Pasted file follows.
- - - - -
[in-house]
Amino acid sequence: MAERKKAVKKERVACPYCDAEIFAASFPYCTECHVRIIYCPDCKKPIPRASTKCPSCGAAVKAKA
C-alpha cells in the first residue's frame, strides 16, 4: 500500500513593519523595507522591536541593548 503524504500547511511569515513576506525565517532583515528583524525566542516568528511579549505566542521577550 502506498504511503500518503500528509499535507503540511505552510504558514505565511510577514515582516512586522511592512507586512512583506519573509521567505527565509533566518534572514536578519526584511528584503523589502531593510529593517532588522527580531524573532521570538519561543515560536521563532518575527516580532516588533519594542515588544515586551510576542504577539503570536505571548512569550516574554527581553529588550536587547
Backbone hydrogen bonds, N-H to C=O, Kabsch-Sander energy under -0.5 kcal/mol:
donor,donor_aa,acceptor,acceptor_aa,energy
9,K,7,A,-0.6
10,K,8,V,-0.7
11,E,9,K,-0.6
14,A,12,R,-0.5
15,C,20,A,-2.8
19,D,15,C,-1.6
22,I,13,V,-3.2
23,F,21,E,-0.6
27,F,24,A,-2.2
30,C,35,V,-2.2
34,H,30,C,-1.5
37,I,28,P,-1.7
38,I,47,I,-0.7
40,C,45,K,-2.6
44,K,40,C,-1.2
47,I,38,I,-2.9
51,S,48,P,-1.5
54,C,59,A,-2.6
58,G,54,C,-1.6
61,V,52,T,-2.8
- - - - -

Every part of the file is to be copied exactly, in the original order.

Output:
[in-house]
Amino acid sequence: MAERKKAVKKERVACPYCDAEIFAASFPYCTECHVRIIYCPDCKKPIPRASTKCPSCGAAVKAKA
C-alpha cells in the first residue's frame, strides 16, 4: 500500500513593519523595507522591536541593548 503524504500547511511569515513576506525565517532583515528583524525566542516568528511579549505566542521577550 502506498504511503500518503500528509499535507503540511505552510504558514505565511510577514515582516512586522511592512507586512512583506519573509521567505527565509533566518534572514536578519526584511528584503523589502531593510529593517532588522527580531524573532521570538519561543515560536521563532518575527516580532516588533519594542515588544515586551510576542504577539503570536505571548512569550516574554527581553529588550536587547
Backbone hydrogen bonds, N-H to C=O, Kabsch-Sander energy under -0.5 kcal/mol:
donor,donor_aa,acceptor,acceptor_aa,energy
9,K,7,A,-0.6
10,K,8,V,-0.7
11,E,9,K,-0.6
14,A,12,R,-0.5
15,C,20,A,-2.8
19,D,15,C,-1.6
22,I,13,V,-3.2
23,F,21,E,-0.6
27,F,24,A,-2.2
30,C,35,V,-2.2
34,H,30,C,-1.5
37,I,28,P,-1.7
38,I,47,I,-0.7
40,C,45,K,-2.6
44,K,40,C,-1.2
47,I,38,I,-2.9
51,S,48,P,-1.5
54,C,59,A,-2.6
58,G,54,C,-1.6
61,V,52,T,-2.8